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Observed and simulated air-sea feedbacks associated with enso and monsoon
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|Title:||Observed and simulated air-sea feedbacks associated with enso and monsoon|
|Date Issued:||Dec 2011|
|Publisher:||[Honolulu] : [University of Hawaii at Manoa], [December 2011]|
|Abstract:||Associated with the double ITCZ (Inter-tropical convergence zone) problem, a dipole SST bias pattern (cold in the equatorial central Pacific and warm in the southeast tropical Pacific) remains a common problem in current coupled models. Based on a newly-developed model, we demonstrated that a serious consequence of this SST bias is to suppress the thermocline feedback in El Niño/Southern Oscillation (ENSO) simulation. Firstly, the excessive cold tongue extension pushes the anomalous convection far westward, diminishing the convection-low level wind feedback and thus the air-sea coupling strength. Secondly, the equatorial surface wind anomaly exhibits weak meridional gradient, leading to a weakened wind-thermocline feedback. Thirdly, the equatorial cold SST bias induces a weakened upper-ocean stratification, yielding the underestimation of the thermocline-subsurface temperature feedback. Finally, the dipole SST bias underestimates the mean upwelling through both dynamic and thermodynamic effects.|
In recent decades, El Niño events have occurred more frequently over the equatorial central Pacific (CP Warming, CPW). Here, we ascribe this predominance of the CPW to a dramatic decadal change in the Pacific mean state and annual cycle. The mean state change characterized by a decadal La Niña-like pattern tends to anchor convection and surface zonal wind anomalies to the vicinity of the dateline, facilitating surface warming to occur in the CP. The annual cycle change, with the trade winds intensifying during boreal winter and spring, prevents the warming development but helps the warming decay in the EP. More CPW events are expected in the coming decade if the La-Niña-like pattern persists.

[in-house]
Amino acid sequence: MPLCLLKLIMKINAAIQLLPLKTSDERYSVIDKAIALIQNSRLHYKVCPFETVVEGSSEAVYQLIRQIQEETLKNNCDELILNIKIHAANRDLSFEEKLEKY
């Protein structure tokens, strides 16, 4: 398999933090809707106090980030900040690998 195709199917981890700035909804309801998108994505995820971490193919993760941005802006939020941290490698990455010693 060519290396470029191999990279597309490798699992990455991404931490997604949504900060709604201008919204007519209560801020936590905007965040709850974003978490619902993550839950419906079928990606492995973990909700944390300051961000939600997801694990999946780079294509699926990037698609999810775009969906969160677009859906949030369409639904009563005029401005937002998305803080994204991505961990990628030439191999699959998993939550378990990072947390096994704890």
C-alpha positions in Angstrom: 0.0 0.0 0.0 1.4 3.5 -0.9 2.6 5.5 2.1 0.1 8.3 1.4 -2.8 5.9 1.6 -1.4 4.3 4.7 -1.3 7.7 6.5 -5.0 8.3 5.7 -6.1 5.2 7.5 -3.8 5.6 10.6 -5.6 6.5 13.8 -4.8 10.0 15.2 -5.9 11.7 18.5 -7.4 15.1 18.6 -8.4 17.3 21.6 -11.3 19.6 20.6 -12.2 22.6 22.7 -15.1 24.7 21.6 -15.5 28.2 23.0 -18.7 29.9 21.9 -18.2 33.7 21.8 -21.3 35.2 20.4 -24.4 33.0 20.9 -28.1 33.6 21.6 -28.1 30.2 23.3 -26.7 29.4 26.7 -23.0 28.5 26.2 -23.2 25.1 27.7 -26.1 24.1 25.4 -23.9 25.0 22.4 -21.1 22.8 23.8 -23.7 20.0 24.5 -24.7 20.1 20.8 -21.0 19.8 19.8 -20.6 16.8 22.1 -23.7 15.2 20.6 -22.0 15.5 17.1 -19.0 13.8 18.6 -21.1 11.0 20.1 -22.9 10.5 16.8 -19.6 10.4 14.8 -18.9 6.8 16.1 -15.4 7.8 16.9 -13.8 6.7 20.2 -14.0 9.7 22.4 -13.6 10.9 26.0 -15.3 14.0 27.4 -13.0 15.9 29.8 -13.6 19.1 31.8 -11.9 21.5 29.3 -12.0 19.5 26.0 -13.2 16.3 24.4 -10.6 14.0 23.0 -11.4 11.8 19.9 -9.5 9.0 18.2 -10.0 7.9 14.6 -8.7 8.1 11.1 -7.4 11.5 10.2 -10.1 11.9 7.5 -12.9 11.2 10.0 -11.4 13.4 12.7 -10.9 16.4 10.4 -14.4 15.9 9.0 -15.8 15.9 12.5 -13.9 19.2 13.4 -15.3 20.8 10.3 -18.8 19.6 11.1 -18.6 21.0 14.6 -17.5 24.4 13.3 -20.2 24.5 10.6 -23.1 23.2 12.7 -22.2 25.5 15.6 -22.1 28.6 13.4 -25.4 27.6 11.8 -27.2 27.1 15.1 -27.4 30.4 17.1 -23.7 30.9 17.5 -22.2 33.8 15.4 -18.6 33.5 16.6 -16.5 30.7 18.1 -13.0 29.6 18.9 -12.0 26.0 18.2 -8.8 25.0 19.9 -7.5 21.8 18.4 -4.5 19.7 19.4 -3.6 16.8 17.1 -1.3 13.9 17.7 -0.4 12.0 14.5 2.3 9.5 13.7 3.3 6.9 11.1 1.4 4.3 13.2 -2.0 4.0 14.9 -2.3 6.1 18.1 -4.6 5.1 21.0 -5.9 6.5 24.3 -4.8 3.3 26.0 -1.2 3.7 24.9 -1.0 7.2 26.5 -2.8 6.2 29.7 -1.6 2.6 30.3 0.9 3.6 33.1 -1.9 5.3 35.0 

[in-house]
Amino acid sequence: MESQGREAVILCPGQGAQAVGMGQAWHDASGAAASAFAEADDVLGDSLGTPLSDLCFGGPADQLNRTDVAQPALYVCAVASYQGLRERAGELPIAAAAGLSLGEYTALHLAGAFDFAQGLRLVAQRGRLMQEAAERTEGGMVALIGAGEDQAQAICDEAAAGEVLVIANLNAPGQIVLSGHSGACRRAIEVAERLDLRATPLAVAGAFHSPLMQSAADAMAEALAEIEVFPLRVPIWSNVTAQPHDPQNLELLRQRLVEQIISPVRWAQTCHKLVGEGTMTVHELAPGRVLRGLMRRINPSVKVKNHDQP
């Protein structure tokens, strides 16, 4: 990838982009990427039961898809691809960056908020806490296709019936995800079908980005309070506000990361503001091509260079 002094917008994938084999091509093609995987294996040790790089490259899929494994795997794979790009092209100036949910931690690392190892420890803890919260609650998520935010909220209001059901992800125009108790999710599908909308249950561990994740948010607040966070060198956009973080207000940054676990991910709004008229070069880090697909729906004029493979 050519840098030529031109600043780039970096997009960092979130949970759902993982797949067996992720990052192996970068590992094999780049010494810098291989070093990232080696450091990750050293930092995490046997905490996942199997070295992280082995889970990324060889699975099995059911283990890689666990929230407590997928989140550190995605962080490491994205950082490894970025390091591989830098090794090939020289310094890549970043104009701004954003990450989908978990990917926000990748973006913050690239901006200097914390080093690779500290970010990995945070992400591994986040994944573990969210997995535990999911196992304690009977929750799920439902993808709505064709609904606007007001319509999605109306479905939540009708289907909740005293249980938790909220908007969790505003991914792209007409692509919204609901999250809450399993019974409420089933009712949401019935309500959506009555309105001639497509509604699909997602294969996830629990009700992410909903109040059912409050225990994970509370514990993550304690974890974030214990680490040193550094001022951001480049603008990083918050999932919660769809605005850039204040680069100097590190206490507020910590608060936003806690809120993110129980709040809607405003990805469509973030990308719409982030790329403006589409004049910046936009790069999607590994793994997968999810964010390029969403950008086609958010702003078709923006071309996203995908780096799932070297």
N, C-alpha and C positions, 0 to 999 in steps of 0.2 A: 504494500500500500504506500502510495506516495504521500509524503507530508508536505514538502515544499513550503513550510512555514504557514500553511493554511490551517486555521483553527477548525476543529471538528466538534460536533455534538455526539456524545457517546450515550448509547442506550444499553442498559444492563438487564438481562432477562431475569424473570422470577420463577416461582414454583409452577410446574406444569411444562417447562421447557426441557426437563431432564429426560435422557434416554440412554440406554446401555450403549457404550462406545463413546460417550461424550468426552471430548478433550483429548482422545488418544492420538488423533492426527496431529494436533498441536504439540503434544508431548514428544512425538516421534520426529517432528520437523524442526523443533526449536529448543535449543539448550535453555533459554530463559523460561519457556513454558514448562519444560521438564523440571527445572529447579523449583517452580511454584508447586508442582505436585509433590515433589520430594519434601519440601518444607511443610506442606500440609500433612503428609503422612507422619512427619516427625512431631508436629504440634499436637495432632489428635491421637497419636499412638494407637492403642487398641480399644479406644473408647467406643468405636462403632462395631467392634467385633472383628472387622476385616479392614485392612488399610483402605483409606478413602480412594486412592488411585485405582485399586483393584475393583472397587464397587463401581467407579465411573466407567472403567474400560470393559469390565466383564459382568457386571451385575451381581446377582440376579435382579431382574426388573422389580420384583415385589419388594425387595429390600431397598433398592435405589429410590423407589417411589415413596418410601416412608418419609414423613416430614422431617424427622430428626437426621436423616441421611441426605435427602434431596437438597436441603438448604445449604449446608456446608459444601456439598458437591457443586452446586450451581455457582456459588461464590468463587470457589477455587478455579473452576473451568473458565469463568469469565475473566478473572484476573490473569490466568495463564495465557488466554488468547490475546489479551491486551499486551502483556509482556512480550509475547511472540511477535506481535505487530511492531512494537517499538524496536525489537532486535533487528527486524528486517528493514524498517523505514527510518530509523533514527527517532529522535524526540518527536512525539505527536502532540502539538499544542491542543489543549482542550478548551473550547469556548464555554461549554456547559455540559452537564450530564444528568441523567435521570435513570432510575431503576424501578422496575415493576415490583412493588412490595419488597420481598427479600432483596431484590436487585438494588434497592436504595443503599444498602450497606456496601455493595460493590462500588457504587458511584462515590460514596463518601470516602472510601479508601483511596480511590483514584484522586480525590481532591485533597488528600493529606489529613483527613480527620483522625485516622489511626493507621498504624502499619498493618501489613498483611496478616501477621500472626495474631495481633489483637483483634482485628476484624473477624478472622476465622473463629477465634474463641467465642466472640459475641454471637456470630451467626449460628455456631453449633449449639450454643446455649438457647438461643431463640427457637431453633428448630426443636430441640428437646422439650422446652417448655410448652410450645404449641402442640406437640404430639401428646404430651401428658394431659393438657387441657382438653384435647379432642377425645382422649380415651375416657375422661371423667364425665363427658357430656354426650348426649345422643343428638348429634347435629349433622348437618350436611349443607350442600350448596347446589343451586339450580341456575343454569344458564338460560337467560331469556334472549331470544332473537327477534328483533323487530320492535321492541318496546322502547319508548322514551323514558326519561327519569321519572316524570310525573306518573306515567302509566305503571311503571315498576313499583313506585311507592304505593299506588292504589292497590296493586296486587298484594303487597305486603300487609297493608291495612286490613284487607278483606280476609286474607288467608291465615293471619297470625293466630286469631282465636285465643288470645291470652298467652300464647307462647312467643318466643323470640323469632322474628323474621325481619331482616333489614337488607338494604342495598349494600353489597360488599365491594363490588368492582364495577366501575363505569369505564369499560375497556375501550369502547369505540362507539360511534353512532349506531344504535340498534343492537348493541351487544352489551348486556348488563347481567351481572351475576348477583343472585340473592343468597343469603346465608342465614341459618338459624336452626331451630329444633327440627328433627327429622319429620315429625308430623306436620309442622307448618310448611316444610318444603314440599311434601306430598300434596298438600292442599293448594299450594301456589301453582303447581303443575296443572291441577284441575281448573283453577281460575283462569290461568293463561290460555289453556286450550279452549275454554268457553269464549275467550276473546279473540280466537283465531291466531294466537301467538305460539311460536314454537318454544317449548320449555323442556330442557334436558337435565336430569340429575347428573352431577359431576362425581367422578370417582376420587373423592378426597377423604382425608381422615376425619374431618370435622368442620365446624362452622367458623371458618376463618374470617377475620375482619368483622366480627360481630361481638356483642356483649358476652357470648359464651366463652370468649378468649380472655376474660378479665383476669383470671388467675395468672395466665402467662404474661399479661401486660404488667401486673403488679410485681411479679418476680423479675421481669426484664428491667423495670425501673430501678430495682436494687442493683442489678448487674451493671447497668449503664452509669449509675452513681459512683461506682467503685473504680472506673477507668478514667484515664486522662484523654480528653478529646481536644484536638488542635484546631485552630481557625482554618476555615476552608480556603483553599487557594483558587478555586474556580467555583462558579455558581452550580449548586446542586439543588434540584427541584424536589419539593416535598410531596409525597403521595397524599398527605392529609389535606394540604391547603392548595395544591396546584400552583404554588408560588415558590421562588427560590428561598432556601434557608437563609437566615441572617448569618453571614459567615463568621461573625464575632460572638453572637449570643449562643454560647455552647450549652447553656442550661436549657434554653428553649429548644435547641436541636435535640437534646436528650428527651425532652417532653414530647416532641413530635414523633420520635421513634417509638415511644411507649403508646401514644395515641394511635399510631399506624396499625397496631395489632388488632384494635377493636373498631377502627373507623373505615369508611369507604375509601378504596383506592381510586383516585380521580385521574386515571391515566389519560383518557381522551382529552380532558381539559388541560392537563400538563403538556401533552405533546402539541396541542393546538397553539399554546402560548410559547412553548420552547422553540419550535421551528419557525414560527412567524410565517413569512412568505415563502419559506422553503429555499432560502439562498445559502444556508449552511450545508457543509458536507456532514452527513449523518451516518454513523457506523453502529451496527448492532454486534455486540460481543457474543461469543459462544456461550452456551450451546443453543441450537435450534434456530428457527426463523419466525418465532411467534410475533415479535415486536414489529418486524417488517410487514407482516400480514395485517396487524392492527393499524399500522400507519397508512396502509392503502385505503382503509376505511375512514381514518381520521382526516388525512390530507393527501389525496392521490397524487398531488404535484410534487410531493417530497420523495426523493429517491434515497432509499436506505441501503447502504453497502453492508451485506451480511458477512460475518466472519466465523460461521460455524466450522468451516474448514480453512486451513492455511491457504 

The western North Pacific (WNP) Subtropical High (SH) has profound impacts on Asian summer monsoon, North Pacific storms. The cause of the interannual variability of WNPSH, however, remains controversial. Here we show that the anomalous WNPSH is primarily determined by a remote cooling/warming in the equatorial central Pacific and a positive thermodynamic feedback between the local circulation and a dipole sea surface temperature in the Indo-Pacific warm pool. We demonstrate that a physical-empirical prediction model built on these physical understandings has comparable performance with those of three state-of-the-art coupled climate models in re-forecast of the strength of the WNPSH.
|Description:||Ph.D. University of Hawaii at Manoa 2011.|
Includes bibliographical references.
|Appears in Collections:||
Ph.D. - Meteorology|
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